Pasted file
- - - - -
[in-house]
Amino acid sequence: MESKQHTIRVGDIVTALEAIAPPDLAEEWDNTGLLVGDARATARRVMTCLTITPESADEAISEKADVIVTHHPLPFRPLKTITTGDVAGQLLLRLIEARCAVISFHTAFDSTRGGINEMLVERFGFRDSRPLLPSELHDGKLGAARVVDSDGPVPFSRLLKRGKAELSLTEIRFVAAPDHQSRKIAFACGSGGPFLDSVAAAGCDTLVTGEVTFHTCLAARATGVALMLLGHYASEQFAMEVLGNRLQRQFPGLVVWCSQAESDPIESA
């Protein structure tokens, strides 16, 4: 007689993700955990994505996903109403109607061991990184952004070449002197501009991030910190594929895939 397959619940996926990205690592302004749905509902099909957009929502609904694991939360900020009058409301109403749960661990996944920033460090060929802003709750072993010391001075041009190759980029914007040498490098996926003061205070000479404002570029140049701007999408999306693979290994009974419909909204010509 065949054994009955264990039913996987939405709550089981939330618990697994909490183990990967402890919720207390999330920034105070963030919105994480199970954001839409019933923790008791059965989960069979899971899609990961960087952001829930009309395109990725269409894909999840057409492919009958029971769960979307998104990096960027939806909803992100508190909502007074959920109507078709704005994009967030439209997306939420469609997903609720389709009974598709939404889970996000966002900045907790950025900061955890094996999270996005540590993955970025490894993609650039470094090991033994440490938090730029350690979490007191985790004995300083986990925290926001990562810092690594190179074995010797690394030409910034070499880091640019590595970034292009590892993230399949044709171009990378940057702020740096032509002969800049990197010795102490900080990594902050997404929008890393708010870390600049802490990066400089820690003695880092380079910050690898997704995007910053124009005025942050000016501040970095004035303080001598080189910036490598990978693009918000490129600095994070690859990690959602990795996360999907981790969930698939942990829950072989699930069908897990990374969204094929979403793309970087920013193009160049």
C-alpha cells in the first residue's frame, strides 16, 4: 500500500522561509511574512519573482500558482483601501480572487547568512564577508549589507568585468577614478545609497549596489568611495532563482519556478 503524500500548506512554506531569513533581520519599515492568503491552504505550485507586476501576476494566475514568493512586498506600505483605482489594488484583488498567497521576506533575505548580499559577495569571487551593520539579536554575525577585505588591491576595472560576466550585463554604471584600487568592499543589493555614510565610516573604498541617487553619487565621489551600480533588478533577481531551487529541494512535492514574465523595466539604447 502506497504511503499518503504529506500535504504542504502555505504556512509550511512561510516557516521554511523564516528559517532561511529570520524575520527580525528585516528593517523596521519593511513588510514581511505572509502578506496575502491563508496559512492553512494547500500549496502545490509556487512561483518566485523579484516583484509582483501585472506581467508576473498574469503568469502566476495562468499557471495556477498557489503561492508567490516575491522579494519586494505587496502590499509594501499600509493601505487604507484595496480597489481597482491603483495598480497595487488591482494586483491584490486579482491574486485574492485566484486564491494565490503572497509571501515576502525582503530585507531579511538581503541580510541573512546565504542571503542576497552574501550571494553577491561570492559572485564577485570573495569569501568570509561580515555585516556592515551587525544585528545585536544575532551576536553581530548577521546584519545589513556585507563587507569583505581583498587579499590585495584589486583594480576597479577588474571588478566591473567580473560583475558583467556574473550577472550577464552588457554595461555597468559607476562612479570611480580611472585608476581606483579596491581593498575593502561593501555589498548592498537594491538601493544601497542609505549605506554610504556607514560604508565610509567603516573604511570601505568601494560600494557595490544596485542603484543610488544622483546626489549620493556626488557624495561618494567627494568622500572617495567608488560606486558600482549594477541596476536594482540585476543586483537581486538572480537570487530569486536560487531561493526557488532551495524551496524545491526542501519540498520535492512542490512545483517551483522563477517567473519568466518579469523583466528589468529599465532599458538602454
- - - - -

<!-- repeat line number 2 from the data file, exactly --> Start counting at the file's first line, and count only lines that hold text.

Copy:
Amino acid sequence: MESKQHTIRVGDIVTALEAIAPPDLAEEWDNTGLLVGDARATARRVMTCLTITPESADEAISEKADVIVTHHPLPFRPLKTITTGDVAGQLLLRLIEARCAVISFHTAFDSTRGGINEMLVERFGFRDSRPLLPSELHDGKLGAARVVDSDGPVPFSRLLKRGKAELSLTEIRFVAAPDHQSRKIAFACGSGGPFLDSVAAAGCDTLVTGEVTFHTCLAARATGVALMLLGHYASEQFAMEVLGNRLQRQFPGLVVWCSQAESDPIESA